A number of influential and wealthy citizens, having projected a social society, associated themselves by a certificate of incorporation on November 27th , 1867, under the name of The Troy Club, having for its first board of managers, Jonas C. Heartt, John A. Griswold, D. Thomas Vail, E. Thompson Gale, Joseph M. Warren, George H. Cramer, Uri Gilbert, William F. Burden, Joseph W. Fuller, Samuel M. Vail, John Hobart Warren, Miles Beach, Moses C. Green, G. Parish Ogden, and William A. Shepard. On December 14th, the club purchased the large three-story brick house n the north-west corner of Congress and Second streets, and having fitted it with the conveniences and appointments of a modern club-house, occupied it on January 20th, 1868.
Having determined to erect a more desirable building, the club purchased, on July 12th, 1887, the property on the south-west corner of First and Congress streets, for $23.000. The lot, fifty by one hundred and thirty feet, was then partly occupied by a two-story brick building fronting on First Street, built early in the century by Nicholas Schuyler, the first clerk of Rensselaer County, who, on April 27th, 1813, advertised the property for sale:
“N. Schuyler offers for sale his house and lot, with all the buildings thereon, containing a fine garden of made soil, in which are a variety of fine fruit and shrubbery; also a rich asparagus bed of 144 square feet. The corner of First and Congress streets, opposite the Public Square.”
In the fall of 1887, the erection of the handsome club-house was begun. The building was completed and furnished in the fall of 1888 and occupied on November 29th. Its architecture is modern Romanesque. The agreeable color of the Long Meadow sandstone delightfully enhances the general effectiveness of the masonry. The officers in 1889 were Walter P. Warren, president; James A. Eddy, vice-president; John Clatworthy, secretary; and Daniel W. Ford, treasurer. The number of resident members, in 1889 was 157; non-resident, 56.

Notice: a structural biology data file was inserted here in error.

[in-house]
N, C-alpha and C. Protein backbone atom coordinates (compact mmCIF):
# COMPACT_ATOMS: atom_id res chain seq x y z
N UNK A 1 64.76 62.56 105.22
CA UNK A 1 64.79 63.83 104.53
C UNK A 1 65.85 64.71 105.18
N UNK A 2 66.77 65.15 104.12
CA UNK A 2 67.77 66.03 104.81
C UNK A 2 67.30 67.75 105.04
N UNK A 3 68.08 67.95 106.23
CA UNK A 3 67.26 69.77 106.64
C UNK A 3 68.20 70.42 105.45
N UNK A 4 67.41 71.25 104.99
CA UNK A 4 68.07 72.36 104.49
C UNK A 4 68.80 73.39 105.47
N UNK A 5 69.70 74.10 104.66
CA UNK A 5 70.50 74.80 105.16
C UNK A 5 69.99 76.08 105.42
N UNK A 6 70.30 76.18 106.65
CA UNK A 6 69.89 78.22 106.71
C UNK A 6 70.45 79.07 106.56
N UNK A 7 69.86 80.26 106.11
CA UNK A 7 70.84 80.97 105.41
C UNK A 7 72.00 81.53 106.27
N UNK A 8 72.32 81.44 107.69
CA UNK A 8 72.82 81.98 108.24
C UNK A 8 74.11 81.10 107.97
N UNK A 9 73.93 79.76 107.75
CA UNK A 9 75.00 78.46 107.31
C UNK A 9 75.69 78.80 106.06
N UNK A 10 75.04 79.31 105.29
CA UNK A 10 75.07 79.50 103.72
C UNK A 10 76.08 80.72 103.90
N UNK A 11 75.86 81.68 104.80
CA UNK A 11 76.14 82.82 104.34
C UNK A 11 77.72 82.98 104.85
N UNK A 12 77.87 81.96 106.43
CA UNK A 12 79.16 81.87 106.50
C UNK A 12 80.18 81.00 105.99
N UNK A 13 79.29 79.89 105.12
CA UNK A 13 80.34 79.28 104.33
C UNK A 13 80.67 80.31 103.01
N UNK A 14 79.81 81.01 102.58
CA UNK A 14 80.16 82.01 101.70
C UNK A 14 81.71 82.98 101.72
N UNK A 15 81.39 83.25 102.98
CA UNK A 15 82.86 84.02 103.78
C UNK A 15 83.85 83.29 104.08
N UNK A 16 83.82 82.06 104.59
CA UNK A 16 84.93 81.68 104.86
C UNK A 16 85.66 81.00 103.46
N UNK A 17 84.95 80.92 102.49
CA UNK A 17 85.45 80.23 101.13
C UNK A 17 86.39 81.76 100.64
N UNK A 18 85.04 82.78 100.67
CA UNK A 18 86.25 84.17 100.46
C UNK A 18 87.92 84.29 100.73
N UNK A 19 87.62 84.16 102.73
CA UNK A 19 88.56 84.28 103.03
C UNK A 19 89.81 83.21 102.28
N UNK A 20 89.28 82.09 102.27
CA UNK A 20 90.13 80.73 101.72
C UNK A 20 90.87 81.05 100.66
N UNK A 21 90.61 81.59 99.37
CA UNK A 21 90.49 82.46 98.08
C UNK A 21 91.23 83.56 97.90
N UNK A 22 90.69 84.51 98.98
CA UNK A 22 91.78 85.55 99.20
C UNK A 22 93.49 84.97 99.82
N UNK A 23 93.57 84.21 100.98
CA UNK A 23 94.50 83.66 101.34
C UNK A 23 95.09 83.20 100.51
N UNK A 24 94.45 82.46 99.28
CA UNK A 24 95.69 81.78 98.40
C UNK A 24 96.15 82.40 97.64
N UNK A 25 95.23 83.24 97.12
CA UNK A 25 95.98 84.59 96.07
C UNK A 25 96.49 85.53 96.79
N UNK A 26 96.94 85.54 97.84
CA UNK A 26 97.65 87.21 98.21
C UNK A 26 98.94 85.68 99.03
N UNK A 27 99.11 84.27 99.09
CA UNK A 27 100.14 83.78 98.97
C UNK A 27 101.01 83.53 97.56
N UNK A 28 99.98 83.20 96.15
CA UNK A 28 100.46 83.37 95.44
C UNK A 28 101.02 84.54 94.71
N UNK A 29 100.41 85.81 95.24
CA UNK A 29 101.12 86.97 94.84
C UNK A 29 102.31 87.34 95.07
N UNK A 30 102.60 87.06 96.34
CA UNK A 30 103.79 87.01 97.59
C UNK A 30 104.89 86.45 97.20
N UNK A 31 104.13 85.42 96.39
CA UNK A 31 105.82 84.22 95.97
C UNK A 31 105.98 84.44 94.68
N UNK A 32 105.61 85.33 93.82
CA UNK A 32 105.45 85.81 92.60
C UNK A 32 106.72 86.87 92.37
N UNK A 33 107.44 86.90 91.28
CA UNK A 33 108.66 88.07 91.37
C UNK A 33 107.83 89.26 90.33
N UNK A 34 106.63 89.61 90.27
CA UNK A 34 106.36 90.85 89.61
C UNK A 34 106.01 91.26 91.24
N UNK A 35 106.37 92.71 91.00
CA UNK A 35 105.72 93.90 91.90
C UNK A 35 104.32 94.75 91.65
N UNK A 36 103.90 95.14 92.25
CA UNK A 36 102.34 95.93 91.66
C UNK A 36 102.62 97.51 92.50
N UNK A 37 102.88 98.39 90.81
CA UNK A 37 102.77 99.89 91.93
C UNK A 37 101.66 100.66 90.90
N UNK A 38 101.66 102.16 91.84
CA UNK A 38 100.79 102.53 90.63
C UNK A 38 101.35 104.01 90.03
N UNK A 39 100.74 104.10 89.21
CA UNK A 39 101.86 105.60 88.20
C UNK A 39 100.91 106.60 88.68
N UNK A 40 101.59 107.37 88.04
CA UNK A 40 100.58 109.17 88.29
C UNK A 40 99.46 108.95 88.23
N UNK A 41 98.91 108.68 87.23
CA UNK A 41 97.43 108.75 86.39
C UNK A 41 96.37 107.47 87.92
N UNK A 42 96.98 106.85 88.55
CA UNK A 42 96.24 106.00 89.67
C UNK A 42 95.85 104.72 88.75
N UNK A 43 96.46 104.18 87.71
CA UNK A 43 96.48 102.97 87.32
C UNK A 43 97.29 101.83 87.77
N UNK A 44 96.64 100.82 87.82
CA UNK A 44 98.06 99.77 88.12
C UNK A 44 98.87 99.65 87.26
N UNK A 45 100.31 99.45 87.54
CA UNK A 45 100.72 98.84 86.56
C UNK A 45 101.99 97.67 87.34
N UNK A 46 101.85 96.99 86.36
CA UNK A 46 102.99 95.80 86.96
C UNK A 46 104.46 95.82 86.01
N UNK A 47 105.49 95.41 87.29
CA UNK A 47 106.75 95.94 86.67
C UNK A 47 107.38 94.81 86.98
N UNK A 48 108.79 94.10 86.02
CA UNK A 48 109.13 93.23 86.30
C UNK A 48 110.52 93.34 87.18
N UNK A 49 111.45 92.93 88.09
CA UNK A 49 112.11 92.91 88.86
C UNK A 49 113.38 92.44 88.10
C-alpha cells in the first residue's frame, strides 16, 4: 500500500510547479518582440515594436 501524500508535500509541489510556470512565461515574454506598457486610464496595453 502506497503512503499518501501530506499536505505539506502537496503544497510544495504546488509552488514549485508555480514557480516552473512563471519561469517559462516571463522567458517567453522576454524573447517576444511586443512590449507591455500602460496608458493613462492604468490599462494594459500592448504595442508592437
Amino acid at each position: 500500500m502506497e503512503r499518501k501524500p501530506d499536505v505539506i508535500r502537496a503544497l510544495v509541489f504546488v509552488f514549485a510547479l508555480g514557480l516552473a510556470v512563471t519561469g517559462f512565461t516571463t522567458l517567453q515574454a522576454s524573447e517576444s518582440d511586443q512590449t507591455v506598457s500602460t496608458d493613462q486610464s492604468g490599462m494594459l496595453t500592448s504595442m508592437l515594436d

(Notes from Bill McGrath)
Note 1: The picture above is from page 258 of the book, Troy’s 100 Years. Sadly this beautiful building was destroyed by fire a number of years ago.
Note 2: Am always intrigued by the “Burden” name. Most of my Irish ancestors (McGrath-O’Connor-McCormick) worked n the Burden Iron Mills and I lived on Burden Avenue near the mills for over thirty years. One William F. Burden is listed in the book with a date of death of December 7th, 1867 so I don’t know if he was the one mentioned as being one of the first board of managers for the Troy Club or if it was his son.
Note 3: I remember reading an obit in the New York Times in the early 1970’s for a William Burden, born in Troy, who died in New York City.
Note 4: The Burden Mansion in Troy was located on a large tract of land bordered by Morrison Avenue, Burden Avenue and Mill Street. Later it was used as a Franciscan monastery and then left vacant when the new monastery was built on the property. As a youth I remember roaming through the vacant mansion prior to its demolition. The beautiful sweeping marble staircase was still in place. The property now is the site of office buildings for Hudson Valley Community College.